One of the aspects that has changed a lot when we moved from Landlubbers to Liveaboards is Problem Solving.
It’s very hands-on, not as fancy as playing the guitar on the MTV, and you DO get a blister on your thumb.
Back one year ago, to solve a problem at the office I would normally call a meeting, identify and analyze the problem, establish a project team, a project champion, assign resources, agree on a timeline, and some time later all would end up nicely on a powerpoint presentation, with the problem duly solved.
At home, I would generally have a go-to person to whom I would describe the problem – usually a few words over sms or email – and eventually the problem would disappear, I would draw a check, and life moved on.
Here, we need to take a much more hands-on approach to problem solving. Some times this is dictated by costs, others by timing, and some for pure circumstances. Here’s a few recent examples:
UNBEND THIS !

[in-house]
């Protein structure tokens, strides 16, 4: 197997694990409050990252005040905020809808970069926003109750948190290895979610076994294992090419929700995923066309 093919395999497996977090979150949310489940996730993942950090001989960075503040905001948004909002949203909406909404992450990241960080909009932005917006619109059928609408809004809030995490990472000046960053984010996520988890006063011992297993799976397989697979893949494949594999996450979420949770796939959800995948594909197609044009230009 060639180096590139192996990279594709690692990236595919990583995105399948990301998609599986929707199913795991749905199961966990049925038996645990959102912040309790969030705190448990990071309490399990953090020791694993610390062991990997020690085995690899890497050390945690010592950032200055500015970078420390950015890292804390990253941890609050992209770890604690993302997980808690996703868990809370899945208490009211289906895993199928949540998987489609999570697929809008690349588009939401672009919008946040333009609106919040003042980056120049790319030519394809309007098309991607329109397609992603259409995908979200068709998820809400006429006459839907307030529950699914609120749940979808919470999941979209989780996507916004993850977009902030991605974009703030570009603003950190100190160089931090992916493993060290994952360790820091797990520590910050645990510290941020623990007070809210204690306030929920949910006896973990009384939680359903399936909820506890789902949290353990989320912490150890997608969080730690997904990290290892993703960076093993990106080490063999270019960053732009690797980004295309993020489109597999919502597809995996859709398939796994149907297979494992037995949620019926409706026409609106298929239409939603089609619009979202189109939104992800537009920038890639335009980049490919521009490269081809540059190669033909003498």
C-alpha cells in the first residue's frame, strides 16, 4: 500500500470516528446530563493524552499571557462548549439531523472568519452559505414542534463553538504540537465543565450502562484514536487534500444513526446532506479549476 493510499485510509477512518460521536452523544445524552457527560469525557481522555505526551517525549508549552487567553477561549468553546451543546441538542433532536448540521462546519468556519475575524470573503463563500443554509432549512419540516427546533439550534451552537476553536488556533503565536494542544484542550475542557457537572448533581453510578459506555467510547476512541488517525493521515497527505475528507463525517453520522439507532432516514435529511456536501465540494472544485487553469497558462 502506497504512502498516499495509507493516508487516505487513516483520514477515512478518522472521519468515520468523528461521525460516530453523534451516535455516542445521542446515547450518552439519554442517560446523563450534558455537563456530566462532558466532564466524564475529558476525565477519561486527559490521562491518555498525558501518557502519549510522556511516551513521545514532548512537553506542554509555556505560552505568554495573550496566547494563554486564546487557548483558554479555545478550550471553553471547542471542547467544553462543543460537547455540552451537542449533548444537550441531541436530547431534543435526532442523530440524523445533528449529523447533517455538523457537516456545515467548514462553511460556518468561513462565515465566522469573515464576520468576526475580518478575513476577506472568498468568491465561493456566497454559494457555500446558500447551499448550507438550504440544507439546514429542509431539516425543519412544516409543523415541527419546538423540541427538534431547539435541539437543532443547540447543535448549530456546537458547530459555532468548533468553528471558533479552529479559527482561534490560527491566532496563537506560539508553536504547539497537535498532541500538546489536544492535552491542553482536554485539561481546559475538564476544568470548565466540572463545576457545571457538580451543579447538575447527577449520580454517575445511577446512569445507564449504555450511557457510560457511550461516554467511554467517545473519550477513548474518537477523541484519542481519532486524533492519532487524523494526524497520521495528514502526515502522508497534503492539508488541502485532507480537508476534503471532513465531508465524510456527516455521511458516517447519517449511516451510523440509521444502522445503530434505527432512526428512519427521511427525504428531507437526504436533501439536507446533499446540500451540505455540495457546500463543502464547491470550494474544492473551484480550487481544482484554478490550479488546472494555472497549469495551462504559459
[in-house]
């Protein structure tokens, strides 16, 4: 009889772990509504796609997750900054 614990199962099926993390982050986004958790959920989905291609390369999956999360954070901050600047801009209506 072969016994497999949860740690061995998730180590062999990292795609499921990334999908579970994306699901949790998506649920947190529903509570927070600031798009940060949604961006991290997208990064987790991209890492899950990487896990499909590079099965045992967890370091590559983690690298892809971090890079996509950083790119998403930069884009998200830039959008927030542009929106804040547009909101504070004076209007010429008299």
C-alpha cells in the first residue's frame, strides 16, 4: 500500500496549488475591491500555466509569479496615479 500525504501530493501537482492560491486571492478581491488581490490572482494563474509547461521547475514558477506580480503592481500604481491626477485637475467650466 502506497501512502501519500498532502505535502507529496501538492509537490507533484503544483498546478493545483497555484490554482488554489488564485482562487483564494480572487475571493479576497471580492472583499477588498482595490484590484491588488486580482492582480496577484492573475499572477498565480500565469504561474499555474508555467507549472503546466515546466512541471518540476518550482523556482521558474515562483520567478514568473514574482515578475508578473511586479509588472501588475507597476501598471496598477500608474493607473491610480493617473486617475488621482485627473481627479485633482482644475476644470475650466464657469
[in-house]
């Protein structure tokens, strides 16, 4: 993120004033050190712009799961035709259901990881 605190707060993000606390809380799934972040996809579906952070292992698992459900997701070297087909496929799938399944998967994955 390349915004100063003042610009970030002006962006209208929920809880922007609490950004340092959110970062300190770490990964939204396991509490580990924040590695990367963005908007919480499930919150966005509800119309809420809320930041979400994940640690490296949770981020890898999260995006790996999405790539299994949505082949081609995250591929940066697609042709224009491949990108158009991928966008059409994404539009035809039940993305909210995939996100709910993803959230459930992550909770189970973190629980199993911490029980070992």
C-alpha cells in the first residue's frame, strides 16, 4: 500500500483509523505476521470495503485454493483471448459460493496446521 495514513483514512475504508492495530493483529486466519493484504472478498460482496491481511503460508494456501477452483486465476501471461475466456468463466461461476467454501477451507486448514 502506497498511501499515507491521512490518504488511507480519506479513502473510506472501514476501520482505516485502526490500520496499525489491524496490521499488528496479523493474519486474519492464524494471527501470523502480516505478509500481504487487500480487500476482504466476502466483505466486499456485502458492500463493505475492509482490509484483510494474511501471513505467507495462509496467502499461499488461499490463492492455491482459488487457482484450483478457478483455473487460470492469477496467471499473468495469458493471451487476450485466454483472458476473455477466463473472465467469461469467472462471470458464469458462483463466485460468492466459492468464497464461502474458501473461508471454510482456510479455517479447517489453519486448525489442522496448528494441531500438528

Our passage from Ensenada to San Jose del Cabo was almost uneventful, had it not been for one of our stanchion posts which woke up bent one morning. It was still functional, but one of our policies here is to not accumulate broken stuff, so I knew I had to fix it. The post is made of a thick stainless steel tube, and I would not be able to straighten it myself. So, upon arrival to La Paz, my goal was to find a stainless steel fabrication shop to service it. I started asking the personnel at the marina, without much success. Then a nice contractor at the docks told me he would put me in contact with a fabricator. But as days went by, it became clear the contact wouldn’t happen, despite his assurances it would. One day I went to a chandlery and asked for a recommendation. The guy did indeed have a place to recommend – Ferreteria Chicote – for which he drew a map for me. I started following the map, but anxiety grew as I found out most streets didn’t have their name signs. I went asking my way out, until I finally found the main landmark on the map – the restaurant El Toro Guero (Blonde Bull). The ferreteria was one block behind El Toro Guero. It wasn’t exactly the fabrication shop I was expecting, but Daniel – one of the welders there – assured me he would have my post straightened the next morning. I left the shiny, bent stainless steel there amidst a ton of parts of rusty scrap metal of various forms and sizes in hope it would not disappear in there for the next morning. I came back the next morning, and then the next day, and then the following day, and finally got the stanchion post back. The result was excellent. All for the price of an ice cream.
THIS IS FLAT TIRING …